Published on 24.09.2020
Why does the individual response to SARS-CoV2 infection vary so much from person to person? Solving this mystery would make it possible to identify patients at risk, anticipate and improve their management and offer new therapeutic approaches based on a better understanding of the disease. Researchers from Inserm, University of Paris and AP-HP at Institut Imagine (hôpital Necker-Enfants malades AP-HP), and from the Rockefeller University and the Howard Hughes Medical Institute in New York, in collaboration with the team led by Pr Guy Gorochov at the Center for Immunology and Infectious Diseases (Sorbonne Université/Inserm/CNRS), have for the first time answered this key question. The Franco-American team, jointly led by Jean-Laurent Casanova and Laurent Abel*, has identified the first genetic and immunological causes explaining 15% of the severe forms of Covid-19. Patients have one thing in common: a defect in the activity of type I interferons, molecules of the immune system that normally have powerful antiviral activity. These discoveries would make it possible to detect people at risk of developing a serious form and to better treat this group of patients. The results of this work are published in the journal Science.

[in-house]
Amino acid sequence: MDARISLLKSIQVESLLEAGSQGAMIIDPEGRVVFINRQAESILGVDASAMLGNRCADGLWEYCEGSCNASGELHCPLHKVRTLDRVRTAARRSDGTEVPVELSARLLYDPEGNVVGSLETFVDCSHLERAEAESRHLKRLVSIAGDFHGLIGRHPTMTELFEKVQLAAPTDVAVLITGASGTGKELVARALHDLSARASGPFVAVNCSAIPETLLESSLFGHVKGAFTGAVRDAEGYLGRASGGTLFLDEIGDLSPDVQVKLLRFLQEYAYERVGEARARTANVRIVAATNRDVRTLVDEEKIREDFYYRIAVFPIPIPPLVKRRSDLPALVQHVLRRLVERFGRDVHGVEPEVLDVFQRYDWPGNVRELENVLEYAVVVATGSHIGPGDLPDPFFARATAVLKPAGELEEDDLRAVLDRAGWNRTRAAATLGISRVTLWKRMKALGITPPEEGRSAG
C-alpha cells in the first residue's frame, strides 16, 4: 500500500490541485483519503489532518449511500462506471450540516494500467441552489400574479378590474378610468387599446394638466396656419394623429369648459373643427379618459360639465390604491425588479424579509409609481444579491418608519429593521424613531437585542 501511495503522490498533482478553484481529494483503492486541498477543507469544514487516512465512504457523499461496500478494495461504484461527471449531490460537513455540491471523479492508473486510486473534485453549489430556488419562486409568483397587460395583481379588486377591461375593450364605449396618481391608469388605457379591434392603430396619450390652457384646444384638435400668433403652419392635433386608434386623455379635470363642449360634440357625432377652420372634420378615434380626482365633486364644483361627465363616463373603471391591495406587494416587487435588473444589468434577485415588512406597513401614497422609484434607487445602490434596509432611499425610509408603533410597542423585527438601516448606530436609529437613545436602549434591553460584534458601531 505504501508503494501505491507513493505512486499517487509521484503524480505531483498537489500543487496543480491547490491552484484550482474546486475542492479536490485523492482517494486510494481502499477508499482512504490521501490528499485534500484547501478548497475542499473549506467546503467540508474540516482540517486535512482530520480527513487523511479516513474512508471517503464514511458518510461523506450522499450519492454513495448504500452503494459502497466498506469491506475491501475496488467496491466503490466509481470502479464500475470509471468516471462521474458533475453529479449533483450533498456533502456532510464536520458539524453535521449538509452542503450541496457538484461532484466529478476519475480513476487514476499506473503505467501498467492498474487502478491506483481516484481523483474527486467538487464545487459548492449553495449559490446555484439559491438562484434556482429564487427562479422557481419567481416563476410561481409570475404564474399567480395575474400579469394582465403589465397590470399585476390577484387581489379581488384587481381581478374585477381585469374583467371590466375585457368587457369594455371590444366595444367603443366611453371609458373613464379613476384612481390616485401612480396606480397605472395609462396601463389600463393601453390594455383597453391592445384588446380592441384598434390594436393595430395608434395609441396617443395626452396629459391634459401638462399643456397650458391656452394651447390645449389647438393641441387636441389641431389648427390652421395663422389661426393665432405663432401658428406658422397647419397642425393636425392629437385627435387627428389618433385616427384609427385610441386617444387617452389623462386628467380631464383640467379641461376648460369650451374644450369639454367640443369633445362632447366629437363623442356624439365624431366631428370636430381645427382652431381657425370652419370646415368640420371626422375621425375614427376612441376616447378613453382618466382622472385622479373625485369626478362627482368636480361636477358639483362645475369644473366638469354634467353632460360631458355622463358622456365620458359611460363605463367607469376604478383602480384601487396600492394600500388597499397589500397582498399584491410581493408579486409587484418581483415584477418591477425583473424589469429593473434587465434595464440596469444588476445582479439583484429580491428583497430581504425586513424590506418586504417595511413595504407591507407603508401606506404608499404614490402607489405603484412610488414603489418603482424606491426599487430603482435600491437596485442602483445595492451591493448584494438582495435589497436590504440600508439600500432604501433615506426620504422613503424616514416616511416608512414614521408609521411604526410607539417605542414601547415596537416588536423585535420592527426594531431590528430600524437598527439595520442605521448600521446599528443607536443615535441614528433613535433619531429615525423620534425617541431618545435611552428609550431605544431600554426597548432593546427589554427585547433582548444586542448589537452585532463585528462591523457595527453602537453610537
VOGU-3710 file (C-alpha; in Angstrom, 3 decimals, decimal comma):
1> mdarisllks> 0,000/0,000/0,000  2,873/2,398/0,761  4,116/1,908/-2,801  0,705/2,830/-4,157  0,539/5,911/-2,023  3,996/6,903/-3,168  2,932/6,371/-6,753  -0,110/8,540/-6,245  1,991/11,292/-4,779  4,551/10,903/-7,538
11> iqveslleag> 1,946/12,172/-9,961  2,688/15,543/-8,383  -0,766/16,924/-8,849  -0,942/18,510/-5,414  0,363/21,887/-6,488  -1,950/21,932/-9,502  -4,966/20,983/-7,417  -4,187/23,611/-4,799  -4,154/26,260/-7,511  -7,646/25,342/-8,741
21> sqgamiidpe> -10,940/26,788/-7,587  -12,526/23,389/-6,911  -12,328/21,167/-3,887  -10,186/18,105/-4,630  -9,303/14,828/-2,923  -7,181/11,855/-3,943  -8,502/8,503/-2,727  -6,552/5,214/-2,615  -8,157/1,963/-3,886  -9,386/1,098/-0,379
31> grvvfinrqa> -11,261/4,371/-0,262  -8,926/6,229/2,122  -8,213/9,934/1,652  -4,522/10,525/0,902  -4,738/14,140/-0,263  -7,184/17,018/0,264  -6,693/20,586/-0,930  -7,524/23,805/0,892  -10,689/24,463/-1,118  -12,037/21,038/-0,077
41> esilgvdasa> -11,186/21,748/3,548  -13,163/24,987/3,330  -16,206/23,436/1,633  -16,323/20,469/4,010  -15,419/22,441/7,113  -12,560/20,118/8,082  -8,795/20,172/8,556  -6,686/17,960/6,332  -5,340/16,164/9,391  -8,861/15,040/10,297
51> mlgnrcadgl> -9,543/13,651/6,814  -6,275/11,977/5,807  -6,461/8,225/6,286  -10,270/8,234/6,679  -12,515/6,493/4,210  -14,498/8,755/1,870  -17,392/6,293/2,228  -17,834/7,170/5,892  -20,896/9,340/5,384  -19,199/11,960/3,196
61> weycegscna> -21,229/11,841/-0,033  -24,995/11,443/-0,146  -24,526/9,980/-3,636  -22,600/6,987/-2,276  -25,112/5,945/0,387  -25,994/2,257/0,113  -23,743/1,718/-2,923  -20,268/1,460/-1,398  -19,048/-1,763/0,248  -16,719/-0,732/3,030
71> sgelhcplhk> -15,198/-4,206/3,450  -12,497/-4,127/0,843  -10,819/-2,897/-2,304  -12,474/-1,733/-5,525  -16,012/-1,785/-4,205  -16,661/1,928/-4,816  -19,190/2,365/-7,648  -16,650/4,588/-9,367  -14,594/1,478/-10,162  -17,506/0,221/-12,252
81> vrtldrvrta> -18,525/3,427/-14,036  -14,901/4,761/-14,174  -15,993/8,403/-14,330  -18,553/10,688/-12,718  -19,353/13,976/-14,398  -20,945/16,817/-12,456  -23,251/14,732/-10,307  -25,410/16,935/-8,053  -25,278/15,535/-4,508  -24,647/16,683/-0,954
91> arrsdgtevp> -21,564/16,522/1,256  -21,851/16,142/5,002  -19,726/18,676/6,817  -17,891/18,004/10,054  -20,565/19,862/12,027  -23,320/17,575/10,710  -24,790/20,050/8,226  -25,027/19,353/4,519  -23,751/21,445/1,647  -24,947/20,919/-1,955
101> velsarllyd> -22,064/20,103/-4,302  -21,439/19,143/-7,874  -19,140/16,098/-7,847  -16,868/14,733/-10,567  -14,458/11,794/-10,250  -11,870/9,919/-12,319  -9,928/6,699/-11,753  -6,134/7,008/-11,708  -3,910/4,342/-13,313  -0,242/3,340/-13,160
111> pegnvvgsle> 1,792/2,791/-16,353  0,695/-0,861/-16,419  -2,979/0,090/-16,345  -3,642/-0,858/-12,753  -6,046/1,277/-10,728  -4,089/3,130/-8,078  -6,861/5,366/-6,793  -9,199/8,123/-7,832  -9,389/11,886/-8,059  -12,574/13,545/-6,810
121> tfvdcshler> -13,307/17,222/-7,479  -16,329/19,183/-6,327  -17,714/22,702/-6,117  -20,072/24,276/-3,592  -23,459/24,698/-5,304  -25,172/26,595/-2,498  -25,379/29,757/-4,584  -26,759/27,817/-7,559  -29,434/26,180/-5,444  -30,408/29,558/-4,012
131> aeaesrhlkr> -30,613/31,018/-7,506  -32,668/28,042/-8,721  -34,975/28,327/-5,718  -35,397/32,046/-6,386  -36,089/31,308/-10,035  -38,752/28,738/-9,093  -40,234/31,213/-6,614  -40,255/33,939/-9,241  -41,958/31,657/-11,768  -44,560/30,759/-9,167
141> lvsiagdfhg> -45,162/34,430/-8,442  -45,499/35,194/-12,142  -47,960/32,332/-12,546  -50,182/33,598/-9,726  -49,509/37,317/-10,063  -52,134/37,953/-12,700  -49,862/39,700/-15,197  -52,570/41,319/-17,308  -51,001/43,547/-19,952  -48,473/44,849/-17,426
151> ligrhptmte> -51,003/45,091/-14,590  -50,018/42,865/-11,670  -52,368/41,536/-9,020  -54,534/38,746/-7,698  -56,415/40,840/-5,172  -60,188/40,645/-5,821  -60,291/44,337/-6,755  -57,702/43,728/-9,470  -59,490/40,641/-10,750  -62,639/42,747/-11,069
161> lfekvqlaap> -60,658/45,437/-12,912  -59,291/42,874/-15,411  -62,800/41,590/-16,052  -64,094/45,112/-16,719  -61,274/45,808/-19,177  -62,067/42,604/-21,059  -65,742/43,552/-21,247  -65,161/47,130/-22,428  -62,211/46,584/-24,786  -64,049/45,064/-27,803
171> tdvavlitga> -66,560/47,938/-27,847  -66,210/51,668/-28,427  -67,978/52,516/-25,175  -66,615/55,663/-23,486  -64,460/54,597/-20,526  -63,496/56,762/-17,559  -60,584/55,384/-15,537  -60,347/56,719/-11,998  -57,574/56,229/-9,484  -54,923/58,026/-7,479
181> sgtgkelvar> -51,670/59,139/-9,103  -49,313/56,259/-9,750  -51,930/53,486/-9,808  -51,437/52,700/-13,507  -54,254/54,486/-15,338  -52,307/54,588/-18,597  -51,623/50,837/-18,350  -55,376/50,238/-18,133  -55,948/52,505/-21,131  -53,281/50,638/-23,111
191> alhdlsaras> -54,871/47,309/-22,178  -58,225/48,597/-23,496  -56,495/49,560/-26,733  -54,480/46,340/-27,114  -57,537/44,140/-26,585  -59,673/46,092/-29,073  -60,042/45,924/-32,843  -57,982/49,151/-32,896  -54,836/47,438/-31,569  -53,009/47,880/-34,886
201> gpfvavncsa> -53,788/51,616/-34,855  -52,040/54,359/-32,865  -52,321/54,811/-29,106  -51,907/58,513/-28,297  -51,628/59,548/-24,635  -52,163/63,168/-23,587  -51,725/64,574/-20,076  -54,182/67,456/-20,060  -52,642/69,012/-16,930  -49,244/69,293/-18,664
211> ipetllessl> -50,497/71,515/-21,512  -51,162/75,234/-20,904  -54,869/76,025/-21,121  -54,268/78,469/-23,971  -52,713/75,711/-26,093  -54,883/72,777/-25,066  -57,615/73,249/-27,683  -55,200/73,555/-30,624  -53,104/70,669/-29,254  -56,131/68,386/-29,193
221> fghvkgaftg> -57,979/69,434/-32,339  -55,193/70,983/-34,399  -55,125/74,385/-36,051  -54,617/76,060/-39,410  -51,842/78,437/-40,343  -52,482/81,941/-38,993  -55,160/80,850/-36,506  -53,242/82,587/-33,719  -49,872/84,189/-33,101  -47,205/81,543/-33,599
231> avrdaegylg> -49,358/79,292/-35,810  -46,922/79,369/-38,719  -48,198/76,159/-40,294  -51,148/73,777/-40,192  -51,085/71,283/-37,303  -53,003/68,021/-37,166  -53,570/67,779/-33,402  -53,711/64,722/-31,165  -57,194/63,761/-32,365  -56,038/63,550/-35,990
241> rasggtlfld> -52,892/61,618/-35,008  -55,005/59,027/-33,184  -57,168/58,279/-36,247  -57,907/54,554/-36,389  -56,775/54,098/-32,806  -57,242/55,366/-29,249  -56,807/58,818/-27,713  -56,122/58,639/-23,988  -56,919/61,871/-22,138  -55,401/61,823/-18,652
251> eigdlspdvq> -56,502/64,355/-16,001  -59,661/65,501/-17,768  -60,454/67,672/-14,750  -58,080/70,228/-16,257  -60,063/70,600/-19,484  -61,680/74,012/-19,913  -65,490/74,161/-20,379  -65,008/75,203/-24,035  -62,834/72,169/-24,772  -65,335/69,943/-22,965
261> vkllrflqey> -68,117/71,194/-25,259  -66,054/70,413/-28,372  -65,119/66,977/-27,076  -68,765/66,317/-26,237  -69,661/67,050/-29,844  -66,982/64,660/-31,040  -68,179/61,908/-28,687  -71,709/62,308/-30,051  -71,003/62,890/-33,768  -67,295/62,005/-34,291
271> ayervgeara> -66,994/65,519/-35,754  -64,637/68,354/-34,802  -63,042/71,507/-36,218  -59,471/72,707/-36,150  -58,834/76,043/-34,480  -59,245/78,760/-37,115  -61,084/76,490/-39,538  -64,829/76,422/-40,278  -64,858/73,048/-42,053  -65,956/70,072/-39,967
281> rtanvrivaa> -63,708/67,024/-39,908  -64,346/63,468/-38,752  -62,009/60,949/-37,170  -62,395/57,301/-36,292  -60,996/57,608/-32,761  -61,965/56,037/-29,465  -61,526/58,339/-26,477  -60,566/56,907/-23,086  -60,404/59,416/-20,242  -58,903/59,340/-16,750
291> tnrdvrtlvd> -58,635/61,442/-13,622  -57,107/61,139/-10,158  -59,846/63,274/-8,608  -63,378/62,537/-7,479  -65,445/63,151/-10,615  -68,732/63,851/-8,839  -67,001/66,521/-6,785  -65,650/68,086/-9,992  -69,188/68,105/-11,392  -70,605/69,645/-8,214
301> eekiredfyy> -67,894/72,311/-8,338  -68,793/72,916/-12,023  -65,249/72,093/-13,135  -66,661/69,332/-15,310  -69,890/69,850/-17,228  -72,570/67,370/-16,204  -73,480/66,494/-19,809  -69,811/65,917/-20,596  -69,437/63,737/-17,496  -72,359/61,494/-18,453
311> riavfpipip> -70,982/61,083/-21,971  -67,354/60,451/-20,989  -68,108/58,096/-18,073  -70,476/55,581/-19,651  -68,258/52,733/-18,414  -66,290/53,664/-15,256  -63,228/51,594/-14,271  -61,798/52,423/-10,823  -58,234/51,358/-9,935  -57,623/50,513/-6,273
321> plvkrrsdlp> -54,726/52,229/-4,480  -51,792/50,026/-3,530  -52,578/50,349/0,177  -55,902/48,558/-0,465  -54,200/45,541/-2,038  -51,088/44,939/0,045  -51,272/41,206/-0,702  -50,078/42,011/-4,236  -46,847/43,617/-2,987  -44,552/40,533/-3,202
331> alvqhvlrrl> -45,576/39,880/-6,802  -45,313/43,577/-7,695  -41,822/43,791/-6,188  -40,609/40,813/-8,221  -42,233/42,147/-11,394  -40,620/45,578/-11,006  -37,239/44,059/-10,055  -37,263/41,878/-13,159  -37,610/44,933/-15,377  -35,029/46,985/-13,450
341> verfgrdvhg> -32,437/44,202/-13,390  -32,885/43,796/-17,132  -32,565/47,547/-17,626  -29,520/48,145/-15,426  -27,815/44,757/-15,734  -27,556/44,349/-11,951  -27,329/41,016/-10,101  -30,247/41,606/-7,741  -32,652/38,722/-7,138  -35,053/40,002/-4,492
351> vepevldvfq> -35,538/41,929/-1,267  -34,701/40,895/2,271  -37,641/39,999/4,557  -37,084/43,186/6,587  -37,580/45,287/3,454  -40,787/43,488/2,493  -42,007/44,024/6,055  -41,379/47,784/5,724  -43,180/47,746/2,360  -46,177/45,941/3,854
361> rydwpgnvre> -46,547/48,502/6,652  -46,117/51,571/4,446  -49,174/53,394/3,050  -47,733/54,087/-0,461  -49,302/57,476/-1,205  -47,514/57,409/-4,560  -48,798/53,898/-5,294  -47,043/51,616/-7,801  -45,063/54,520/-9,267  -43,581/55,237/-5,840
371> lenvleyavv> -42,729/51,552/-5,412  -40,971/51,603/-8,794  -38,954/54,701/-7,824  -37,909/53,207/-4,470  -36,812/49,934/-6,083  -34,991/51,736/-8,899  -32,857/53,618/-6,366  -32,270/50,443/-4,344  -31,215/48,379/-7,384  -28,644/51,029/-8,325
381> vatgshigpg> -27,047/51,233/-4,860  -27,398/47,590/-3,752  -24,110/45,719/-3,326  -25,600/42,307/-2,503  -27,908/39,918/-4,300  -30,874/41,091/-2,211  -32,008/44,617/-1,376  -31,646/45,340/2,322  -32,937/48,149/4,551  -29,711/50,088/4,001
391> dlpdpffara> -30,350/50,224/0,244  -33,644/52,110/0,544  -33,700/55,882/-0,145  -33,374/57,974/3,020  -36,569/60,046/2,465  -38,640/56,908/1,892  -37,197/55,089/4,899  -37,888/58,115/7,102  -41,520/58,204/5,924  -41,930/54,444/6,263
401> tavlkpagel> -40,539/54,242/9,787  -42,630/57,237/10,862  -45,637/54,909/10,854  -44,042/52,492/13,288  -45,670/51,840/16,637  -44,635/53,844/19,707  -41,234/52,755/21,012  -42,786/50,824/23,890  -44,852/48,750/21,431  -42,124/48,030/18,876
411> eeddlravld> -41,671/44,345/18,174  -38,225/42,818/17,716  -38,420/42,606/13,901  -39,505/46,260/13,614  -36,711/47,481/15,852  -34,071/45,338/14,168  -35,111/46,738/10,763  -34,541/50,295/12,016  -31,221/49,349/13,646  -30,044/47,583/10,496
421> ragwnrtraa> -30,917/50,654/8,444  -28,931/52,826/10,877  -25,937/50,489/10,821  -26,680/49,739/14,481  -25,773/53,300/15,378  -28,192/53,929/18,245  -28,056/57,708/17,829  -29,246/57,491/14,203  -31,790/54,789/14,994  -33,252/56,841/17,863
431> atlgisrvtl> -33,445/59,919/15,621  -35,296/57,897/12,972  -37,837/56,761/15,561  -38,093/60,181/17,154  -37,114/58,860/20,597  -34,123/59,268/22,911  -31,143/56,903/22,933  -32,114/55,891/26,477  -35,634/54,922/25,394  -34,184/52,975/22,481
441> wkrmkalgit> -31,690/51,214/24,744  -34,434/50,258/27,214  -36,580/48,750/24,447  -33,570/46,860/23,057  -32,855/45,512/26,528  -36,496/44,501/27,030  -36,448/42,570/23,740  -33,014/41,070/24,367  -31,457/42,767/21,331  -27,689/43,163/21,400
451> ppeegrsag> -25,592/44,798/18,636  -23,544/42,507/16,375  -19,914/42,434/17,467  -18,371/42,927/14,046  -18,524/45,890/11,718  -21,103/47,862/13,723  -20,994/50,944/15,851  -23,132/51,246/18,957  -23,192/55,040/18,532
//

A major breakthrough on the COVID front, the result of a broad international collaboration coordinated by LAurent Abel and Jean-Laurent Casanova's teams.
At the onset of the Covid-19 pandemic, researcher Jean-Laurent Casanova and his team set up an international consortium, COVID human genetic effort , to identify the genetic and immunological factors that could explain the occurrence of severe forms of the disease. They focused on patients with these severe forms, including some patients included in the French-Covid and CoV Contact cohorts promoted by Inserm. By targeting their research on specific mechanisms of immunity - the type I interferon (IFN) pathway, which are powerful antiviral molecules - the researchers have highlighted genetic abnormalities in certain patients that reduce the production of type I IFN (3-4% of severe forms). In other patients, they have identified autoimmune diseases that block the action of type I IFNs (10-11% of severe forms). All these discoveries would thus explain 15% of the severe forms of Covid-19.